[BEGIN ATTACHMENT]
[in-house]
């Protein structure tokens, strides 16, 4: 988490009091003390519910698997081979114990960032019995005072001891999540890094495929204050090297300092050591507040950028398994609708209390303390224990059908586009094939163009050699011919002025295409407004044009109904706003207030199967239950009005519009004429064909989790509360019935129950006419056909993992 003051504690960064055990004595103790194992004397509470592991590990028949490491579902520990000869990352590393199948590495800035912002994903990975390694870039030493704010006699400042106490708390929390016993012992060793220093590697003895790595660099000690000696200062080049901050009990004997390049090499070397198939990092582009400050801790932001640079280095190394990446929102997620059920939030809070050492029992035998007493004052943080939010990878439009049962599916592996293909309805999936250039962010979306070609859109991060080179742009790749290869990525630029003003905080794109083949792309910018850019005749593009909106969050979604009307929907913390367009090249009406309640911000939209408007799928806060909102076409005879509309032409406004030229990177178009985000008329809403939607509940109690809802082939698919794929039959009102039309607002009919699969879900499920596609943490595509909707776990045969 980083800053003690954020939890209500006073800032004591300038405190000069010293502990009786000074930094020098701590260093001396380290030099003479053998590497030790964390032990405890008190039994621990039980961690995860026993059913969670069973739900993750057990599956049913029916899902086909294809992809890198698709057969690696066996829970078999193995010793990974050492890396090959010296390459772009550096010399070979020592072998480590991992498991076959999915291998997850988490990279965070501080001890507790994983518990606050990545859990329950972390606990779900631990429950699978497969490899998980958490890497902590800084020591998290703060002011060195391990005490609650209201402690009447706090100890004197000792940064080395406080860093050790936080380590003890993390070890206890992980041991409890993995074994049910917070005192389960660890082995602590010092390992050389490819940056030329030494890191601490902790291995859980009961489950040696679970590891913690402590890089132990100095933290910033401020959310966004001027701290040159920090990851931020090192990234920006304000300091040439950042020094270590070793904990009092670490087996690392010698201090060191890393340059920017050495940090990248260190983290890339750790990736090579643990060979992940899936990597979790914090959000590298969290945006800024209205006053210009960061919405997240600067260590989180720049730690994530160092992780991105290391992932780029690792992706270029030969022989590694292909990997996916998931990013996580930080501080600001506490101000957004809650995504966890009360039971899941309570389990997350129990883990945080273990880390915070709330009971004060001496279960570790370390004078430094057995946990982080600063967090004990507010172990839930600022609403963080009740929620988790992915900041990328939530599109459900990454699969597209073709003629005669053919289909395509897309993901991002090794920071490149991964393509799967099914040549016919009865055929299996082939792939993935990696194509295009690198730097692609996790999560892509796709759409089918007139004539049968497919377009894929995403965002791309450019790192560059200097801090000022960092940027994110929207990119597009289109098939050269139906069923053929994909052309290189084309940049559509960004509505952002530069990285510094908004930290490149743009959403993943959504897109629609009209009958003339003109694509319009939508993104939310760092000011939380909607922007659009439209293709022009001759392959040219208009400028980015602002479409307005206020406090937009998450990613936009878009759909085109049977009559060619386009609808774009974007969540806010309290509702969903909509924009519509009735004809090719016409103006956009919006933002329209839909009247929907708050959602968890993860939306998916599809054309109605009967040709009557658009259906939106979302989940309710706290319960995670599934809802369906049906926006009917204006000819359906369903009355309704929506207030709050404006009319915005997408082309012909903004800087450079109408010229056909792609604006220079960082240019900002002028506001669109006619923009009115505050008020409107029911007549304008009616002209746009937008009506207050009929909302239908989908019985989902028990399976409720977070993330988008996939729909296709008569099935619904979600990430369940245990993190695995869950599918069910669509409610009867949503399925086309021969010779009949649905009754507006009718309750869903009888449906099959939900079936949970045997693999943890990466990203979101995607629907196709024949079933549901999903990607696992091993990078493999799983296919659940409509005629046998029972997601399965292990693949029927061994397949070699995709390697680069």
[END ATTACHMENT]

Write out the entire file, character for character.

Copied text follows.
[in-house]
């Protein structure tokens, strides 16, 4: 988490009091003390519910698997081979114990960032019995005072001891999540890094495929204050090297300092050591507040950028398994609708209390303390224990059908586009094939163009050699011919002025295409407004044009109904706003207030199967239950009005519009004429064909989790509360019935129950006419056909993992 003051504690960064055990004595103790194992004397509470592991590990028949490491579902520990000869990352590393199948590495800035912002994903990975390694870039030493704010006699400042106490708390929390016993012992060793220093590697003895790595660099000690000696200062080049901050009990004997390049090499070397198939990092582009400050801790932001640079280095190394990446929102997620059920939030809070050492029992035998007493004052943080939010990878439009049962599916592996293909309805999936250039962010979306070609859109991060080179742009790749290869990525630029003003905080794109083949792309910018850019005749593009909106969050979604009307929907913390367009090249009406309640911000939209408007799928806060909102076409005879509309032409406004030229990177178009985000008329809403939607509940109690809802082939698919794929039959009102039309607002009919699969879900499920596609943490595509909707776990045969 980083800053003690954020939890209500006073800032004591300038405190000069010293502990009786000074930094020098701590260093001396380290030099003479053998590497030790964390032990405890008190039994621990039980961690995860026993059913969670069973739900993750057990599956049913029916899902086909294809992809890198698709057969690696066996829970078999193995010793990974050492890396090959010296390459772009550096010399070979020592072998480590991992498991076959999915291998997850988490990279965070501080001890507790994983518990606050990545859990329950972390606990779900631990429950699978497969490899998980958490890497902590800084020591998290703060002011060195391990005490609650209201402690009447706090100890004197000792940064080395406080860093050790936080380590003890993390070890206890992980041991409890993995074994049910917070005192389960660890082995602590010092390992050389490819940056030329030494890191601490902790291995859980009961489950040696679970590891913690402590890089132990100095933290910033401020959310966004001027701290040159920090990851931020090192990234920006304000300091040439950042020094270590070793904990009092670490087996690392010698201090060191890393340059920017050495940090990248260190983290890339750790990736090579643990060979992940899936990597979790914090959000590298969290945006800024209205006053210009960061919405997240600067260590989180720049730690994530160092992780991105290391992932780029690792992706270029030969022989590694292909990997996916998931990013996580930080501080600001506490101000957004809650995504966890009360039971899941309570389990997350129990883990945080273990880390915070709330009971004060001496279960570790370390004078430094057995946990982080600063967090004990507010172990839930600022609403963080009740929620988790992915900041990328939530599109459900990454699969597209073709003629005669053919289909395509897309993901991002090794920071490149991964393509799967099914040549016919009865055929299996082939792939993935990696194509295009690198730097692609996790999560892509796709759409089918007139004539049968497919377009894929995403965002791309450019790192560059200097801090000022960092940027994110929207990119597009289109098939050269139906069923053929994909052309290189084309940049559509960004509505952002530069990285510094908004930290490149743009959403993943959504897109629609009209009958003339003109694509319009939508993104939310760092000011939380909607922007659009439209293709022009001759392959040219208009400028980015602002479409307005206020406090937009998450990613936009878009759909085109049977009559060619386009609808774009974007969540806010309290509702969903909509924009519509009735004809090719016409103006956009919006933002329209839909009247929907708050959602968890993860939306998916599809054309109605009967040709009557658009259906939106979302989940309710706290319960995670599934809802369906049906926006009917204006000819359906369903009355309704929506207030709050404006009319915005997408082309012909903004800087450079109408010229056909792609604006220079960082240019900002002028506001669109006619923009009115505050008020409107029911007549304008009616002209746009937008009506207050009929909302239908989908019985989902028990399976409720977070993330988008996939729909296709008569099935619904979600990430369940245990993190695995869950599918069910669509409610009867949503399925086309021969010779009949649905009754507006009718309750869903009888449906099959939900079936949970045997693999943890990466990203979101995607629907196709024949079933549901999903990607696992091993990078493999799983296919659940409509005629046998029972997601399965292990693949029927061994397949070699995709390697680069």